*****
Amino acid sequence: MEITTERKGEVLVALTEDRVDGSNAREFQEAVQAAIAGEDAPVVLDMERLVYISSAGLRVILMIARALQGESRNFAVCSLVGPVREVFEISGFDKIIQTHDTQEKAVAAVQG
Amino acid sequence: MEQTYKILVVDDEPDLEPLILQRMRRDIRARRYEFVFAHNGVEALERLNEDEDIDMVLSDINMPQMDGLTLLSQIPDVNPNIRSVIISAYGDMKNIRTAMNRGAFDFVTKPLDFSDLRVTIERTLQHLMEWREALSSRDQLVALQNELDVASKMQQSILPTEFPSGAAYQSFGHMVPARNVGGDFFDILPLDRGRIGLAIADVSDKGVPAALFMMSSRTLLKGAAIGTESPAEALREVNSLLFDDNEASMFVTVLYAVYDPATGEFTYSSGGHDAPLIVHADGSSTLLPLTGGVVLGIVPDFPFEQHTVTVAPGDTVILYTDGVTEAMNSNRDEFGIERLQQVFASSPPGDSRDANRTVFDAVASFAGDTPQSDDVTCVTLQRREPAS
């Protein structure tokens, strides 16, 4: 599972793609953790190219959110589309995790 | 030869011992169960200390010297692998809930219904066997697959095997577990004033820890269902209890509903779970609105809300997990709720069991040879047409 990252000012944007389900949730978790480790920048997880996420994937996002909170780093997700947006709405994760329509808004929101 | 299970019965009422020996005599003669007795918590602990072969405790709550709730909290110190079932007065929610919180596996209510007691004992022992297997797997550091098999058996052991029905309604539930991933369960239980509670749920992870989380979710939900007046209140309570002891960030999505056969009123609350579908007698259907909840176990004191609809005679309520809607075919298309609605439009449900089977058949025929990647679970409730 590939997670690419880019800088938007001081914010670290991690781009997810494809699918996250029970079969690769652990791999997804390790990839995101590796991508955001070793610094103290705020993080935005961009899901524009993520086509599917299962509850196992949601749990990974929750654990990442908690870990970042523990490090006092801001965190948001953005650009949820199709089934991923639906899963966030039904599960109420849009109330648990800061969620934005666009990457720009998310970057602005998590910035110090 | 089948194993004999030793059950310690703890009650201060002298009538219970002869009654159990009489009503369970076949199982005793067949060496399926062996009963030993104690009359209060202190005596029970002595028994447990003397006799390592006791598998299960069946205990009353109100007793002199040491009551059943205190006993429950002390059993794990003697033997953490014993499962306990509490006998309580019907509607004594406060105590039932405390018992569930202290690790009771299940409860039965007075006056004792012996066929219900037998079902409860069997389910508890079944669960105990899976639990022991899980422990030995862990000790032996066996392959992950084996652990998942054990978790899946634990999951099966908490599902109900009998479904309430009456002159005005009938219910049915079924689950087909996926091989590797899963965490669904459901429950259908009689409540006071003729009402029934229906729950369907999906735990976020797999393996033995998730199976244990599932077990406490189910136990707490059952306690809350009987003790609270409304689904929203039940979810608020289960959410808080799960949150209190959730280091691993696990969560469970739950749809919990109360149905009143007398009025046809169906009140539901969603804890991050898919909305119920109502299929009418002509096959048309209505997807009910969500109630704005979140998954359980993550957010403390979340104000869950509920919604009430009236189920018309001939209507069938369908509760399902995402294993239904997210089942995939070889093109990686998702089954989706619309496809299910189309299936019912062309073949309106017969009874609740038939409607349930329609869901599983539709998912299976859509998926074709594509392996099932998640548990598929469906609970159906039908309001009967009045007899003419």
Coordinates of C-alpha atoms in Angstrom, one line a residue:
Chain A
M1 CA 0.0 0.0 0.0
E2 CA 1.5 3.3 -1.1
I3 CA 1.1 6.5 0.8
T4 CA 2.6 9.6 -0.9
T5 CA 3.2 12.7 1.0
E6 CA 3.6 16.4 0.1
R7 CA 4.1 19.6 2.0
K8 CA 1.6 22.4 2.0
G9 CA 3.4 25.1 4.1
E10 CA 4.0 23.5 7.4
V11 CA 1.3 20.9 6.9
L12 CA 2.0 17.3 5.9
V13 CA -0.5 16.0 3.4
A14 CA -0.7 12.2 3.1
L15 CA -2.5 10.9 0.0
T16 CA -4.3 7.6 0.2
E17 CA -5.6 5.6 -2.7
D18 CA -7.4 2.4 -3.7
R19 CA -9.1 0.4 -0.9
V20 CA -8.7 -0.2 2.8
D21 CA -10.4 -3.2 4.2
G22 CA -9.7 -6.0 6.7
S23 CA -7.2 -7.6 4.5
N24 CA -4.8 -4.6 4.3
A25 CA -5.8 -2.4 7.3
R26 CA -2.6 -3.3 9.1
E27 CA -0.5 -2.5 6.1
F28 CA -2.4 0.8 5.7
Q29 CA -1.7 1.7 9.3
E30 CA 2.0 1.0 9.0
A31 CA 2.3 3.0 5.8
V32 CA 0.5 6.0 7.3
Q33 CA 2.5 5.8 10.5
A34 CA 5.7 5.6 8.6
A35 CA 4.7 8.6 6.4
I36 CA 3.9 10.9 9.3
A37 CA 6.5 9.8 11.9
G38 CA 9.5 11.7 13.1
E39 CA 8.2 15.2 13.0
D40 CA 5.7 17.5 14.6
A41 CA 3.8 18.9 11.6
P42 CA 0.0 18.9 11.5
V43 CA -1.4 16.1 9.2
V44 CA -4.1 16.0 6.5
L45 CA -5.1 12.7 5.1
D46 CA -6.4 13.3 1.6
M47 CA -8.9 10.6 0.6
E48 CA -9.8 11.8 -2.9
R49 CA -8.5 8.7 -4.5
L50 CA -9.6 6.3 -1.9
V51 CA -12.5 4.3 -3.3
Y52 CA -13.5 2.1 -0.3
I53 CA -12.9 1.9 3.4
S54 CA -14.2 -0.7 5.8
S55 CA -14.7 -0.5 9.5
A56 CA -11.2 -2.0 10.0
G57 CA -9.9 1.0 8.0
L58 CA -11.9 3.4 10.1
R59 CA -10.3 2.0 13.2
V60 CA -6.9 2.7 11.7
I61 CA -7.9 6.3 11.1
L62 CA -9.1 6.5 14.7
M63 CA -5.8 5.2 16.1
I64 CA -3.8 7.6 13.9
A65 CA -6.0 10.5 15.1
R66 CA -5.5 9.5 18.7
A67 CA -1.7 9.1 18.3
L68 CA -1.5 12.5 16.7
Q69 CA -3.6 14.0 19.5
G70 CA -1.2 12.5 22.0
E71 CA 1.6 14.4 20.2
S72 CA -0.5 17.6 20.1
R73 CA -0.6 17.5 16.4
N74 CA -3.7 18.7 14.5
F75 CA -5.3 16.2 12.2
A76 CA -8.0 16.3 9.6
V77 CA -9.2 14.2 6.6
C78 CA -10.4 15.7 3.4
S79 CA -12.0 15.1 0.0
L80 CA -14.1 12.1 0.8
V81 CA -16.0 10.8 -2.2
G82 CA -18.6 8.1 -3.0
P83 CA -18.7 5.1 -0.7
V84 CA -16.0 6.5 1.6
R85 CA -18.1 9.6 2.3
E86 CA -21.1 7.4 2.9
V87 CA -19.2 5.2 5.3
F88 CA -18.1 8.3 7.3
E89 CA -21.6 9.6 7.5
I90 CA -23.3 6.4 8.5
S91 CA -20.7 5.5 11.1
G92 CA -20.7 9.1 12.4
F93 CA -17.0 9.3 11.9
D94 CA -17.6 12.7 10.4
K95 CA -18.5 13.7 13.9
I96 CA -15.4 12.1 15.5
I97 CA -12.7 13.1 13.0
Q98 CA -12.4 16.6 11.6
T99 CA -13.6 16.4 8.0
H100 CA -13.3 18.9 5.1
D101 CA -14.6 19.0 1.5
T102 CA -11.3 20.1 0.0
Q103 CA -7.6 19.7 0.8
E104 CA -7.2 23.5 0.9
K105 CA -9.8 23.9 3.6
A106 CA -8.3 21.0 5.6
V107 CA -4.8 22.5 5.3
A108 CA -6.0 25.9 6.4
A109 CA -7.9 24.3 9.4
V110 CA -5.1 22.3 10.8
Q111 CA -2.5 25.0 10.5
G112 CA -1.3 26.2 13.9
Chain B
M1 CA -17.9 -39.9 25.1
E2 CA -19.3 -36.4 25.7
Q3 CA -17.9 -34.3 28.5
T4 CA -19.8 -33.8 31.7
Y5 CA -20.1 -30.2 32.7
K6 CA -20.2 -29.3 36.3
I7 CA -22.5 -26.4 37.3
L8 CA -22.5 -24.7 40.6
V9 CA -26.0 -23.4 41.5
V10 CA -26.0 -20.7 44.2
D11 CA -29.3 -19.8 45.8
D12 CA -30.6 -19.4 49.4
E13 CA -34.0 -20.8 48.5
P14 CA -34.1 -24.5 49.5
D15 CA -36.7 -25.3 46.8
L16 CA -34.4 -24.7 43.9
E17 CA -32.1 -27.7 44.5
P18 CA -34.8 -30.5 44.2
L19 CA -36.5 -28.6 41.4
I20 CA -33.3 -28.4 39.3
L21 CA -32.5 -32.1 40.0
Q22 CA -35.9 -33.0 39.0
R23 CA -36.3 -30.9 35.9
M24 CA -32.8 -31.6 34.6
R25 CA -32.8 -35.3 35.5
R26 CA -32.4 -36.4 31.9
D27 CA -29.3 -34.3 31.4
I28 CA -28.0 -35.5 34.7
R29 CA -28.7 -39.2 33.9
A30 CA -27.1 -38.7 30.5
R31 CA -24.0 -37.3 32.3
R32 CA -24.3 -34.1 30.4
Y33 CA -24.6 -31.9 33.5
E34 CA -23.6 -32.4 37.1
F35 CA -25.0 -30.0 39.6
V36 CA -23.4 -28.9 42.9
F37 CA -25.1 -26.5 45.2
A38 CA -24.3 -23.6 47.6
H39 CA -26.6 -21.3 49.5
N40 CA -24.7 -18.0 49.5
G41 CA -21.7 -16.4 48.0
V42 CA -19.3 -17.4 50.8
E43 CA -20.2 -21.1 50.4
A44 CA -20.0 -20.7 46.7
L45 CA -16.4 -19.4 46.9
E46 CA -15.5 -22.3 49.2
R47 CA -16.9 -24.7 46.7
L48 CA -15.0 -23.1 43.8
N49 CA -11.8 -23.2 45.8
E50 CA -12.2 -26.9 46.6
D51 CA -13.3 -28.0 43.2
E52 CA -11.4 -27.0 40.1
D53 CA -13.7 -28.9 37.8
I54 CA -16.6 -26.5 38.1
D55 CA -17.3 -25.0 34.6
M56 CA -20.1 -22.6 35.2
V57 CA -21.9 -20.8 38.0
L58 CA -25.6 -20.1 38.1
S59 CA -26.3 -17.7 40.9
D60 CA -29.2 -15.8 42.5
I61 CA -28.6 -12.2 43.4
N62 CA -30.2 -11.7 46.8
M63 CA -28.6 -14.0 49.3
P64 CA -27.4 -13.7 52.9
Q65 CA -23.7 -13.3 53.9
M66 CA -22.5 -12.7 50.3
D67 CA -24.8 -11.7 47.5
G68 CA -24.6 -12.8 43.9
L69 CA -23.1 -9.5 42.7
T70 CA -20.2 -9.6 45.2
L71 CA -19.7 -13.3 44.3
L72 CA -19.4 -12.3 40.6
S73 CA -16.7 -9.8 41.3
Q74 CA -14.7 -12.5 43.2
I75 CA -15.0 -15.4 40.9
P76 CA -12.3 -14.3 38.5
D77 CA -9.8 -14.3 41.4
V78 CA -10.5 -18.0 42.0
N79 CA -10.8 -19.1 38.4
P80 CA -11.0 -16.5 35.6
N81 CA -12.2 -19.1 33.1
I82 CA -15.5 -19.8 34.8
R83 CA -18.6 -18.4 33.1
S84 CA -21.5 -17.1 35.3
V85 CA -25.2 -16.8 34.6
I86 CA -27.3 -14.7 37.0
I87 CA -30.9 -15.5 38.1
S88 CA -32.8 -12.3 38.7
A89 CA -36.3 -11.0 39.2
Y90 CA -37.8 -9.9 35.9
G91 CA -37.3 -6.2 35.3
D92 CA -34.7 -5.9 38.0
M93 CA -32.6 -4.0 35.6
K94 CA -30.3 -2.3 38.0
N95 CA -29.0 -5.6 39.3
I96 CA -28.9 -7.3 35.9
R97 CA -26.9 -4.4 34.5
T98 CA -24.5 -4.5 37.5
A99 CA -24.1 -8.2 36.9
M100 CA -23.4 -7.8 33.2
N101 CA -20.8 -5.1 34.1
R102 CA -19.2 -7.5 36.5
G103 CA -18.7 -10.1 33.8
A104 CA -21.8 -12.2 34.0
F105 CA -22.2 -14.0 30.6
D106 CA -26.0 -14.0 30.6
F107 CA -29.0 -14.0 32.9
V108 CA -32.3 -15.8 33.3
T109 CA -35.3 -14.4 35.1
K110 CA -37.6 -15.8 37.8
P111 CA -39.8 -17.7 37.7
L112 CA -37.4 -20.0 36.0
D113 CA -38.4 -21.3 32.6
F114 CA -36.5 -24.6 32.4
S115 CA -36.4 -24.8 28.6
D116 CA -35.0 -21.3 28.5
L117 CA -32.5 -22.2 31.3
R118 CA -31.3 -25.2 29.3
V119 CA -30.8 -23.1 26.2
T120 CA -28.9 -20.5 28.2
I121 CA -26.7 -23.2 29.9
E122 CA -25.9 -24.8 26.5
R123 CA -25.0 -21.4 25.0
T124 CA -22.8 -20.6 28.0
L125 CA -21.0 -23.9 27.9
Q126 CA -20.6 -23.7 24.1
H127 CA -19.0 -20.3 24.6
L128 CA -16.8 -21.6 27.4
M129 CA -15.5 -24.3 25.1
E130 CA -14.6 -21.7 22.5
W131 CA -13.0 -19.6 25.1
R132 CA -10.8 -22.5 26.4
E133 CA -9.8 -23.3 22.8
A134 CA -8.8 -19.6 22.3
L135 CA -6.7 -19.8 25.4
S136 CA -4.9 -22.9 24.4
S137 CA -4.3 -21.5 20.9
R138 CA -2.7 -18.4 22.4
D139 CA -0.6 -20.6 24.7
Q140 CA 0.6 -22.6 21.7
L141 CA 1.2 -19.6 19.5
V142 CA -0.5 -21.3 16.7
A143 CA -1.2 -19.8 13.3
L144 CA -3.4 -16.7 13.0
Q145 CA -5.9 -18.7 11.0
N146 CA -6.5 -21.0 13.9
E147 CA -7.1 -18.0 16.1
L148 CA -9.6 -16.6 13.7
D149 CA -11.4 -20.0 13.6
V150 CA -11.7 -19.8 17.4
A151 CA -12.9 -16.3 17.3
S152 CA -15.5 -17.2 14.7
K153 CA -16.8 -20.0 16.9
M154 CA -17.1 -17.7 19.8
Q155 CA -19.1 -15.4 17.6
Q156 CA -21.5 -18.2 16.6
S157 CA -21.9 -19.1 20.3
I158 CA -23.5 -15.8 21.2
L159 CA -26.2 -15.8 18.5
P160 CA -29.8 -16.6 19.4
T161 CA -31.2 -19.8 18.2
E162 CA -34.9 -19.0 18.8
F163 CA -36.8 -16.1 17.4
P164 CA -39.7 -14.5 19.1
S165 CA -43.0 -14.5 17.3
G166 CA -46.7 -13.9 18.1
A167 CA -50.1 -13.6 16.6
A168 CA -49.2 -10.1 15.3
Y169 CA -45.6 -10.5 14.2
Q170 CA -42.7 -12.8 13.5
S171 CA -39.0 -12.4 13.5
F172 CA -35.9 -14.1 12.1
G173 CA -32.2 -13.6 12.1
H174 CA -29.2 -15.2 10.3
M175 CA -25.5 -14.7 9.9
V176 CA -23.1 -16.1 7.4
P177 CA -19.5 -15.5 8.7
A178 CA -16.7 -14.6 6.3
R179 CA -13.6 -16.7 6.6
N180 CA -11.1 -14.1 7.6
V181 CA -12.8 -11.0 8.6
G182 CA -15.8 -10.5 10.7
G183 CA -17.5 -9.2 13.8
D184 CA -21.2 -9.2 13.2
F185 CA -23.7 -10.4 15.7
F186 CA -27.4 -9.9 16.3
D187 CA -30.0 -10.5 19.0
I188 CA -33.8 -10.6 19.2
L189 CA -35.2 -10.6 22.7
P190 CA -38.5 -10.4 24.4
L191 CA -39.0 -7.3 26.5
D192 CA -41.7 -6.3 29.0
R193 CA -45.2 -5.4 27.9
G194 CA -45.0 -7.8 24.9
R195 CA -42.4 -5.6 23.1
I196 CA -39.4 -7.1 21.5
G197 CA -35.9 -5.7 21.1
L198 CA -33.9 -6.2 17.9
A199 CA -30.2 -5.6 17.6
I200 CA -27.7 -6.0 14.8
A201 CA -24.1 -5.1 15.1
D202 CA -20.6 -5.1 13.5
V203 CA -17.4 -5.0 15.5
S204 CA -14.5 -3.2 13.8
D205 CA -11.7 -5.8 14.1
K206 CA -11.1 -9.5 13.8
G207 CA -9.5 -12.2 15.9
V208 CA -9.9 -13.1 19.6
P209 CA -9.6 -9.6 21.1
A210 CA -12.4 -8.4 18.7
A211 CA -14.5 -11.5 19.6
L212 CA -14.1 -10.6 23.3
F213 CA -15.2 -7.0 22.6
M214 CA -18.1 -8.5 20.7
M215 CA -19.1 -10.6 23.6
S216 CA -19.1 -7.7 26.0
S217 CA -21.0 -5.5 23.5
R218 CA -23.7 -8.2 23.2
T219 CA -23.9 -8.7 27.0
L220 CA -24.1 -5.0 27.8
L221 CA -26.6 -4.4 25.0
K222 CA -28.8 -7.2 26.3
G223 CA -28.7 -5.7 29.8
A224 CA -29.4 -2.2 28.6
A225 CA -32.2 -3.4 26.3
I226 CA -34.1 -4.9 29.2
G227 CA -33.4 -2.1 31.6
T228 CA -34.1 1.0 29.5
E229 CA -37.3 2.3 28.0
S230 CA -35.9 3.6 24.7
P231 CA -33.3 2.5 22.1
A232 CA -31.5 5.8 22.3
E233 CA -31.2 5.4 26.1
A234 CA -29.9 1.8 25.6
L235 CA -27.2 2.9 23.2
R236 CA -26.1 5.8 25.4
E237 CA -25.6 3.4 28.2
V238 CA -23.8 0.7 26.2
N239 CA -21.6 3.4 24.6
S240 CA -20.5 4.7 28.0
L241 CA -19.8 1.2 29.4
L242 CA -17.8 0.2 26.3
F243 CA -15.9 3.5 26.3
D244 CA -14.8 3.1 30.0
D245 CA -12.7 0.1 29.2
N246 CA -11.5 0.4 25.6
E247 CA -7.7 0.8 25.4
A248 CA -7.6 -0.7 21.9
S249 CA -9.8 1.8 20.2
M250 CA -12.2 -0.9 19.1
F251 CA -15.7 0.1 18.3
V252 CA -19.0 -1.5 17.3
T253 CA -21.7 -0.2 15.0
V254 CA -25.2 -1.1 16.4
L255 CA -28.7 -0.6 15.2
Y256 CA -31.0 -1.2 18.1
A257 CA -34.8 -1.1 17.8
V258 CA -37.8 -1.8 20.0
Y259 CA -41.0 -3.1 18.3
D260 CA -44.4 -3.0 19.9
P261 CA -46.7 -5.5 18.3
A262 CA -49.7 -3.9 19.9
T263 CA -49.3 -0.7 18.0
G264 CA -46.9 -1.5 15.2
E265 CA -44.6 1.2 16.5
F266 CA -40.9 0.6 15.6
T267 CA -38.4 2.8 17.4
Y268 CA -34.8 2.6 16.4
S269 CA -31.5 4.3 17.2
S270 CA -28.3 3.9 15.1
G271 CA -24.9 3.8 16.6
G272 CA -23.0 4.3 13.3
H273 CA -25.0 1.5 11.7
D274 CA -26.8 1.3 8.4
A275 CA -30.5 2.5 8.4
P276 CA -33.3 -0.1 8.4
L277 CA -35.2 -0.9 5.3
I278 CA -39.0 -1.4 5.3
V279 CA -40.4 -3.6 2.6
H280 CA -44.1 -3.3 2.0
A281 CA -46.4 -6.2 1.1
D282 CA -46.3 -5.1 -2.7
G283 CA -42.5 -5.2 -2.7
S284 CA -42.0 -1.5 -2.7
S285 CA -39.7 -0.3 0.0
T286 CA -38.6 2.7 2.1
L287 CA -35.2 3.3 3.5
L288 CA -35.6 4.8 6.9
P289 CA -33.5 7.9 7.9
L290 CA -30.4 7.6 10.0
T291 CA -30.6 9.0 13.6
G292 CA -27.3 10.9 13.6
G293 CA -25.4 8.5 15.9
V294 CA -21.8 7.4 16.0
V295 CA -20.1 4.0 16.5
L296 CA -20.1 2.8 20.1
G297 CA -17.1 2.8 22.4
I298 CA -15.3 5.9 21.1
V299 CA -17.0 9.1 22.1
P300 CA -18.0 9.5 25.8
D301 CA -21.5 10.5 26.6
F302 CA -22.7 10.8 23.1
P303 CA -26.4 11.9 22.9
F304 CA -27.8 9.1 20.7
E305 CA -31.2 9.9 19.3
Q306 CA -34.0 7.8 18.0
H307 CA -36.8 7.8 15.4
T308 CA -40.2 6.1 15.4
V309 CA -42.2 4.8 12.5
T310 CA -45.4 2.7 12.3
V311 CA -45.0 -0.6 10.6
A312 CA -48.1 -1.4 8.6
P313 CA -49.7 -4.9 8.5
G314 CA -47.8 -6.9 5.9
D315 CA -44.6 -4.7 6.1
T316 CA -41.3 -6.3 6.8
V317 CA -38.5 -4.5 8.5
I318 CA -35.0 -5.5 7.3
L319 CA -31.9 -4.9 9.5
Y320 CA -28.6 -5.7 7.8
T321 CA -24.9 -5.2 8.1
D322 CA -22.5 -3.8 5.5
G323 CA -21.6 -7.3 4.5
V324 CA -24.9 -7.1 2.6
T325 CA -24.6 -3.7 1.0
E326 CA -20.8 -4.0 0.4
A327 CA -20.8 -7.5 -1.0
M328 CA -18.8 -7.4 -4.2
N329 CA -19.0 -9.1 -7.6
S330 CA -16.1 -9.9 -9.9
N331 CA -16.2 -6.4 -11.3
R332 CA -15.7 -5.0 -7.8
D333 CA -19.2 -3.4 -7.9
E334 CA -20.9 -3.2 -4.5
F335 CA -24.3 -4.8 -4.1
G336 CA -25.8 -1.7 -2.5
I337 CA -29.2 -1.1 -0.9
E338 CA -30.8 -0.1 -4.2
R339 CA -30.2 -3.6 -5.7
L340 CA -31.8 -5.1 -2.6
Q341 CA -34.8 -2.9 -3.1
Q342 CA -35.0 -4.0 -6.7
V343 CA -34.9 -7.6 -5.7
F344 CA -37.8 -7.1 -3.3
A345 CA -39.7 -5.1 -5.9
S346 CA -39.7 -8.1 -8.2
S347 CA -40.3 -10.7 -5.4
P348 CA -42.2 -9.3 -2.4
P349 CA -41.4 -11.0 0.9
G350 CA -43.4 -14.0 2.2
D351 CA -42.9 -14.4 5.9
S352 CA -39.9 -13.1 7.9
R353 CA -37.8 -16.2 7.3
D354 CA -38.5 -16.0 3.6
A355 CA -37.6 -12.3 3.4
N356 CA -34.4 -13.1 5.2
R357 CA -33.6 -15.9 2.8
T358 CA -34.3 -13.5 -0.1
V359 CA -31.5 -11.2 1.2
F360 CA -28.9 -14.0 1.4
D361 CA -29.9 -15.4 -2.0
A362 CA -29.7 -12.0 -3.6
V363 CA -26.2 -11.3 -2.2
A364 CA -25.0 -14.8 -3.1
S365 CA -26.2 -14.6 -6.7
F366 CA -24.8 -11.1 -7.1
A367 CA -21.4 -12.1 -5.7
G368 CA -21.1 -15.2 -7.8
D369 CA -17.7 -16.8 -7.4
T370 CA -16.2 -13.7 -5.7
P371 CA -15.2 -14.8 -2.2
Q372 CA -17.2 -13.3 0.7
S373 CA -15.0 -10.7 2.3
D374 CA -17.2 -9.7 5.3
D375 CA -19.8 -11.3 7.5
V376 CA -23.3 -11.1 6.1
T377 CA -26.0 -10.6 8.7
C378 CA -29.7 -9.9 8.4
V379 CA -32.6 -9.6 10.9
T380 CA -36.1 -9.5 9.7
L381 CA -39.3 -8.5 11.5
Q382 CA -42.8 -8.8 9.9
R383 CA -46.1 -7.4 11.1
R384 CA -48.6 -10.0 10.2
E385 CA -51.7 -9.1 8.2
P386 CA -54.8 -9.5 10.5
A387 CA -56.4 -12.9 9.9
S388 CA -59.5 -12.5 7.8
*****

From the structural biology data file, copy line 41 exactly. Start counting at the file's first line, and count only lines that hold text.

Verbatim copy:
I36 CA 3.9 10.9 9.3